165 Ptolemy's Letter to Flora (Gnostic)

165-175Gospel of Judas (Gnostic)

2nd c.Gospel of Mary (Gnostic)*

180-185 Irenaeus's Against Heresies

190-95 Irenaeus's Proof of the Apostolic Preaching

170-190 Concerning the Passover (Peri Pascha) by Melito of Sardis

late 2nd c. Treatise on the Resurrection* (Gnostic)

late 2nd c. First Thought in Three Forms* (Gnostic)

late 2nd c. Gospel of the Savior (Gnostic)

Third Century

People & Events

200 Naassenes (a Gnostic sect) flourish

202-206 Christians are persecuted in Rome, Corinth, Antioch, Alexandria, and North Africa (including Perpetua and Felicitas)

203 Christian theologian Origen becomes head of the Catechetical School in Alexandria; he later writes the apologetic work Against Celsus

216-276 Manes/Mani, founder of Manichaeism (an offshoot of Persian Gnosticism), is active

249-251 First empire-wide persecution is initiated by Emperor Decius

257-260 Christians are persecuted under Emperor Valerian

Scriptures & Writings

207 Tertullian's Against Marcion

3rd c. Gospel of Philip (Gnostic)*

3rd c. Apocalypse (or Revelation) of Peter* (Gnostic)

3rd c. The Second Treatise of the Great Seth* (Gnostic)

Fourth Century

People & Events

303-312 Great Persecution begins, instituted by Emperor Diocletian

313 Constantine's Edict of Milan grants religious toleration, brings persecution to a close

325 Council of Nicaea produces creed affirming that Christ is "of the same substance" as the Father and condemns the teaching of Arius

325 Eusebius (in his Church History) discusses the "state of the question" regarding the contents and boundaries of the New Testament

367 Athanasius, bishop of Alexandria, in his Easter Letter gives first list of 27 books that matches the New Testament as recognized today

Scriptures & Writings

375 Epiphanius's Refutation of All Heresies against the Gnostics

The Dating Game

When it comes to ancient documents, there is no one-size-fits-all criterion for determining their date. There are, however, general principles, based on two types of evidence: external and internal.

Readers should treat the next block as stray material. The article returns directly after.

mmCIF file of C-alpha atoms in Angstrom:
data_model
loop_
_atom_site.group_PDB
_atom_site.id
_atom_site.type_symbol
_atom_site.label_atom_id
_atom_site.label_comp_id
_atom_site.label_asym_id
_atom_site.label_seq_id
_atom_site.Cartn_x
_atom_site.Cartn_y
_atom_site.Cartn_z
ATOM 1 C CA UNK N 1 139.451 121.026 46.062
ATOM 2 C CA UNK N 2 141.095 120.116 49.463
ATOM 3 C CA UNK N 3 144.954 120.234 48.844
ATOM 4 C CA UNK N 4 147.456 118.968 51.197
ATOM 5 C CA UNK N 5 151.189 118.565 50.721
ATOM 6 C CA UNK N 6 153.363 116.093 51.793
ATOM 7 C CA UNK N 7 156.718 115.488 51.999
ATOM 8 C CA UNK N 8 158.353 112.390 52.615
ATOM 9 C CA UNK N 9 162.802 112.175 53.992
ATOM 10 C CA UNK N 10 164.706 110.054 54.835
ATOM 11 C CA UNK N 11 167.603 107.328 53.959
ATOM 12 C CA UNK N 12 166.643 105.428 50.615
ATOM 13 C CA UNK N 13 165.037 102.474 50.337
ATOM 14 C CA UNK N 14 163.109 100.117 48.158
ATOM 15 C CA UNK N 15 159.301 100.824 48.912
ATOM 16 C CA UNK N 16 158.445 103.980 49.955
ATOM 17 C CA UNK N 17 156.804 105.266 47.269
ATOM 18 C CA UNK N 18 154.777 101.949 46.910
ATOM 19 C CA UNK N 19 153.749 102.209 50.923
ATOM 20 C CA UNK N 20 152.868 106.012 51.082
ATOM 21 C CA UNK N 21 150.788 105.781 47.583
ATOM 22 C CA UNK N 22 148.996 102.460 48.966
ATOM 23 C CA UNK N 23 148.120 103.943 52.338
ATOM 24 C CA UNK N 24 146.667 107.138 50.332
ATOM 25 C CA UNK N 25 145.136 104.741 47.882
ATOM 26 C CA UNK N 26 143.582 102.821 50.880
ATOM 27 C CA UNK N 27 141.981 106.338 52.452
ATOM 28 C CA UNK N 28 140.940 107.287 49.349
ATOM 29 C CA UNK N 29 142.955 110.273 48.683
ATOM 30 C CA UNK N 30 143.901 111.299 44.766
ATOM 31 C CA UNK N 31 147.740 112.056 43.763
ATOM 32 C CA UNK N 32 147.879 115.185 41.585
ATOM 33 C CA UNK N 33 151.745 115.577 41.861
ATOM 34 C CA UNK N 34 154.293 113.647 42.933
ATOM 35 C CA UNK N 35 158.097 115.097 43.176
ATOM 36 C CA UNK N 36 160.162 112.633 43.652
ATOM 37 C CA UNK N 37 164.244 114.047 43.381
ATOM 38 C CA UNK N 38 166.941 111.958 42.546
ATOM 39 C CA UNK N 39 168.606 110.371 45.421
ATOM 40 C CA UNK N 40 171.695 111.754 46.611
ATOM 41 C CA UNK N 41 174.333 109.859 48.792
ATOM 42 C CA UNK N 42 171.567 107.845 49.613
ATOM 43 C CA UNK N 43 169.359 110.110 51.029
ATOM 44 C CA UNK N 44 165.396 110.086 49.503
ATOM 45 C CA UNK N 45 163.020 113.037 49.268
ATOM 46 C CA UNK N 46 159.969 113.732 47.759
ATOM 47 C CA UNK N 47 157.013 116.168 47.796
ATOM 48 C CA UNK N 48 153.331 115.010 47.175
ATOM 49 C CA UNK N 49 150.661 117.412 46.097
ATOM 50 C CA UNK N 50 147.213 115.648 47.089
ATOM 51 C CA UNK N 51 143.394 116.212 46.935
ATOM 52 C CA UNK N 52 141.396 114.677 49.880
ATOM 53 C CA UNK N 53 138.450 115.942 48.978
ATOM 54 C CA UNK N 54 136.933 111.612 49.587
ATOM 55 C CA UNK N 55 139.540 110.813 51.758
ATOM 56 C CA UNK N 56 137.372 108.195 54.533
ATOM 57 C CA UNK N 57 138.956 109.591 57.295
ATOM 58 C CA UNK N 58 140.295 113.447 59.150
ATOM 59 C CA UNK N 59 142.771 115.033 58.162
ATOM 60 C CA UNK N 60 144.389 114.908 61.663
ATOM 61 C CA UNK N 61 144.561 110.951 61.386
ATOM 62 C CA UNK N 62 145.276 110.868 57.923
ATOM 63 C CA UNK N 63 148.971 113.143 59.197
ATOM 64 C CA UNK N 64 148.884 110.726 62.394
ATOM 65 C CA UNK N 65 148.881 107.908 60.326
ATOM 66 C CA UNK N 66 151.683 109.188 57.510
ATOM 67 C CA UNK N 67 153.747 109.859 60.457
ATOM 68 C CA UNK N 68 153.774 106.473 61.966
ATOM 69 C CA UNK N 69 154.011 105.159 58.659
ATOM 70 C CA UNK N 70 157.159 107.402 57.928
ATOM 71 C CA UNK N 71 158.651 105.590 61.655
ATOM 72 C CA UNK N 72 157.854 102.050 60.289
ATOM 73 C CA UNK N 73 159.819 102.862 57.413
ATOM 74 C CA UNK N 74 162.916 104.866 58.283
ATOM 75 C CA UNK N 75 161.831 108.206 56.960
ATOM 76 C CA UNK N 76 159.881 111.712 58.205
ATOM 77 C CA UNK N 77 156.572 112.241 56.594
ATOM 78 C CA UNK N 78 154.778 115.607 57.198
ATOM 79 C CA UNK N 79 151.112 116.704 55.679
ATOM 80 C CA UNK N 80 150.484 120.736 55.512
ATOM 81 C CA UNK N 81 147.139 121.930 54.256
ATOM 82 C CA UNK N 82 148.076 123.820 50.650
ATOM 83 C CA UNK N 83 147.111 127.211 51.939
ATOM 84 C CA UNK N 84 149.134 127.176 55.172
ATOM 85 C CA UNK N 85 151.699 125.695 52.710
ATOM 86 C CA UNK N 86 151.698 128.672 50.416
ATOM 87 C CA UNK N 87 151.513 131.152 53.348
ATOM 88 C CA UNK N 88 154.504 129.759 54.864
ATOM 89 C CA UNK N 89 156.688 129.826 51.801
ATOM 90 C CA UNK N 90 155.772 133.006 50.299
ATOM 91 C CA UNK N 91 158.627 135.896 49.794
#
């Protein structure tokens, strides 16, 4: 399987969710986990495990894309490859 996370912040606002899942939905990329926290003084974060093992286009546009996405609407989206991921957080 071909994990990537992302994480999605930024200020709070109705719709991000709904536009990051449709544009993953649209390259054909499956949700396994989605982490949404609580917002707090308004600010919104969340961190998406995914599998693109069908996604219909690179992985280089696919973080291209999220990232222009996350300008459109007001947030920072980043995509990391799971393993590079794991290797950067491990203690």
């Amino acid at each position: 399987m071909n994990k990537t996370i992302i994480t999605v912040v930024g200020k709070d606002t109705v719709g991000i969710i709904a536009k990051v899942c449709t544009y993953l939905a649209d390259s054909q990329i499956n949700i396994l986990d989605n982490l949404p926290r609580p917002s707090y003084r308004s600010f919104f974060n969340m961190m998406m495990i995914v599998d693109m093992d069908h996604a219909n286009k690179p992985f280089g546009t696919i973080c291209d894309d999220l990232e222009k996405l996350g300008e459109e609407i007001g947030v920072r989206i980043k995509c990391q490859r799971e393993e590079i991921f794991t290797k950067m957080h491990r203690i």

External evidence refers to clues outside the document that can either pinpoint a date or help give us a window. For example, if a given document is clearly cited in another dateable text, then the established text provides a "no later than" cut-off date for our text. Alternatively, an external source may give explicit verification of a document's authorship and/or dating. The only questions are (1) whether there is any reason for the source to have distorted or fabricated this report, and, if not, (2) whether there is good reason to doubt its accuracy.

Internal evidence includes any signs within the text itself that may give a clue to its date. Many of these can provide a "no earlier than" cut-off date. Internal evidence includes:

  • An explicit statement of audience, authorship (assuming that the named author is not a pseudonym), or time of writing.
  • Allusion to any dateable events, figures, movements, ideas, practices, texts, or other material culture.
  • The original language of composition.
  • The style, word choice, and genre of the document, which may be traceable to a particular author or setting.
  • The substantive concerns of the document, which may be traceable to a particular author or setting.

The more external and internal evidence there is, the greater likelihood of a consensus for a proper dating. The less evidence, the more we are left to an educated guess.

—Nicholas Perrin

*Indicates Gnostic texts included in the Nag Hammadi collection.

Most of the dates in this timeline are approximations due to the difficulties of dating events and texts in the first two centuries.